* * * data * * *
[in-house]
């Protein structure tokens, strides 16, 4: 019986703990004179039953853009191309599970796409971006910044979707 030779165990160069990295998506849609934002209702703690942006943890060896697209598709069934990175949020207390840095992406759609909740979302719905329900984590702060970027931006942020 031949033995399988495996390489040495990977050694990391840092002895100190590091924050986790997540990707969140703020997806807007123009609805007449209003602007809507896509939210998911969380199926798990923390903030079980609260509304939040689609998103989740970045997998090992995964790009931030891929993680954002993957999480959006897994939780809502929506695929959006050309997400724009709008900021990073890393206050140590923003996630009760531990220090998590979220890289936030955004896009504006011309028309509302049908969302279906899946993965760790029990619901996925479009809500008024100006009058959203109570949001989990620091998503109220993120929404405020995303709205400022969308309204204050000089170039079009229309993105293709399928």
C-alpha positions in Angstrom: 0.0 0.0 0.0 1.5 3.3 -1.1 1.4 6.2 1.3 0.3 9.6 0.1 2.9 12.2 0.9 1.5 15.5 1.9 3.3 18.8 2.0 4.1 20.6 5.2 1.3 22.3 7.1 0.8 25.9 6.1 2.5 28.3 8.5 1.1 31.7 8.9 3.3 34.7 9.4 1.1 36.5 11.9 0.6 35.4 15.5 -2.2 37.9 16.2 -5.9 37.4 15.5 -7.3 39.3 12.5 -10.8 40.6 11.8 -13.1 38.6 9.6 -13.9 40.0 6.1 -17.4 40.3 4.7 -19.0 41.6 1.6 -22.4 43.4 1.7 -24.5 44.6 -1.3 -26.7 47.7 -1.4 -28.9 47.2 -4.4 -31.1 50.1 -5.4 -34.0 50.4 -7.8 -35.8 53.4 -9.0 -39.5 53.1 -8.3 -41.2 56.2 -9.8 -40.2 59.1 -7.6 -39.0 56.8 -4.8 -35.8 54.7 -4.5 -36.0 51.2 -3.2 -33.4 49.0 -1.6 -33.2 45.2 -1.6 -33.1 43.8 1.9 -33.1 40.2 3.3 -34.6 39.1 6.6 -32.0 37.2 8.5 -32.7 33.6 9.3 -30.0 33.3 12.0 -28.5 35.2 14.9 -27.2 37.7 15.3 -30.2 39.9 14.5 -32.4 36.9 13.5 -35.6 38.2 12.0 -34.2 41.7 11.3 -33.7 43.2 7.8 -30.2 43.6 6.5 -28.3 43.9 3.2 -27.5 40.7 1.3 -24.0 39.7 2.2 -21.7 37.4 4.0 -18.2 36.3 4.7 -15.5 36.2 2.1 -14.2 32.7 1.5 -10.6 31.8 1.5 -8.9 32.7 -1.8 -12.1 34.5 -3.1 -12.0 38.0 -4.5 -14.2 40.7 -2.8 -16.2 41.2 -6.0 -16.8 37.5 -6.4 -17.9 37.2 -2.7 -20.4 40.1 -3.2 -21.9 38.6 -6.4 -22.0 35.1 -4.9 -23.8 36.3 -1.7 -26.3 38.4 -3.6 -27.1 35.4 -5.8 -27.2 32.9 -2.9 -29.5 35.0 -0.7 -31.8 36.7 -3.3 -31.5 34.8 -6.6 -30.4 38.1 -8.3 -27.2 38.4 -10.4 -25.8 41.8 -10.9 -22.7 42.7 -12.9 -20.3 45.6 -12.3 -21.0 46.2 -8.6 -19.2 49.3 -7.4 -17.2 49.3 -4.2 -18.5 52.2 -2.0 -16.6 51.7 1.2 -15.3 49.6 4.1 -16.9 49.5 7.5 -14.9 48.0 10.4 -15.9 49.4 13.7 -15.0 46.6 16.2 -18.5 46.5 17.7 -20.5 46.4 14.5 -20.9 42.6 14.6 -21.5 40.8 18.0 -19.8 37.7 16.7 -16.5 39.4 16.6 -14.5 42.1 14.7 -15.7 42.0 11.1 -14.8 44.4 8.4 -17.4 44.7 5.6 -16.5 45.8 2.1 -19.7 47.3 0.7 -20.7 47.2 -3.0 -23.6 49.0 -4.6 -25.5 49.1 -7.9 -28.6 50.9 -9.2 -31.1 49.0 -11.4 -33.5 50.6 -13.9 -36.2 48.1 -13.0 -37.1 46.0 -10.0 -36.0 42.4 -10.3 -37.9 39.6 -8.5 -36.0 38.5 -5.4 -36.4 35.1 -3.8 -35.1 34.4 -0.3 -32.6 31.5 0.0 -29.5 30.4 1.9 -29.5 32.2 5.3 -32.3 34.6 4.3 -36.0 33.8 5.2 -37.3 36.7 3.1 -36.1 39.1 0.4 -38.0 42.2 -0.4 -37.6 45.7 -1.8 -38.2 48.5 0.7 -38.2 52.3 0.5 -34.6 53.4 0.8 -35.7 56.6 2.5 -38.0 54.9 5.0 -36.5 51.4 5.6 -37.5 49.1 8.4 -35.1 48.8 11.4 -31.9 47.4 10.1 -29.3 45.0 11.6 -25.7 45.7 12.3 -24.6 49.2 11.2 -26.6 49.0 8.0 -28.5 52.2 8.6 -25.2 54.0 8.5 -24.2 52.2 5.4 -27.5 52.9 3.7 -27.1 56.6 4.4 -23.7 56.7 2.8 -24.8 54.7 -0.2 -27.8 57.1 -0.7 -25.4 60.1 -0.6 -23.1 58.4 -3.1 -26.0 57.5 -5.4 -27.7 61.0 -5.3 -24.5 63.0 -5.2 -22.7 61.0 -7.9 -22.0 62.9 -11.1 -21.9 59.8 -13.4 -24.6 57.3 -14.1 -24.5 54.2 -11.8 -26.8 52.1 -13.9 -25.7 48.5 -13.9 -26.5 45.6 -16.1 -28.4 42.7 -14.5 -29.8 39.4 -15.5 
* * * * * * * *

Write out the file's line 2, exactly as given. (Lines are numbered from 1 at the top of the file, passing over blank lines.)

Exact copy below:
């Protein structure tokens, strides 16, 4: 019986703990004179039953853009191309599970796409971006910044979707 030779165990160069990295998506849609934002209702703690942006943890060896697209598709069934990175949020207390840095992406759609909740979302719905329900984590702060970027931006942020 031949033995399988495996390489040495990977050694990391840092002895100190590091924050986790997540990707969140703020997806807007123009609805007449209003602007809507896509939210998911969380199926798990923390903030079980609260509304939040689609998103989740970045997998090992995964790009931030891929993680954002993957999480959006897994939780809502929506695929959006050309997400724009709008900021990073890393206050140590923003996630009760531990220090998590979220890289936030955004896009504006011309028309509302049908969302279906899946993965760790029990619901996925479009809500008024100006009058959203109570949001989990620091998503109220993120929404405020995303709205400022969308309204204050000089170039079009229309993105293709399928």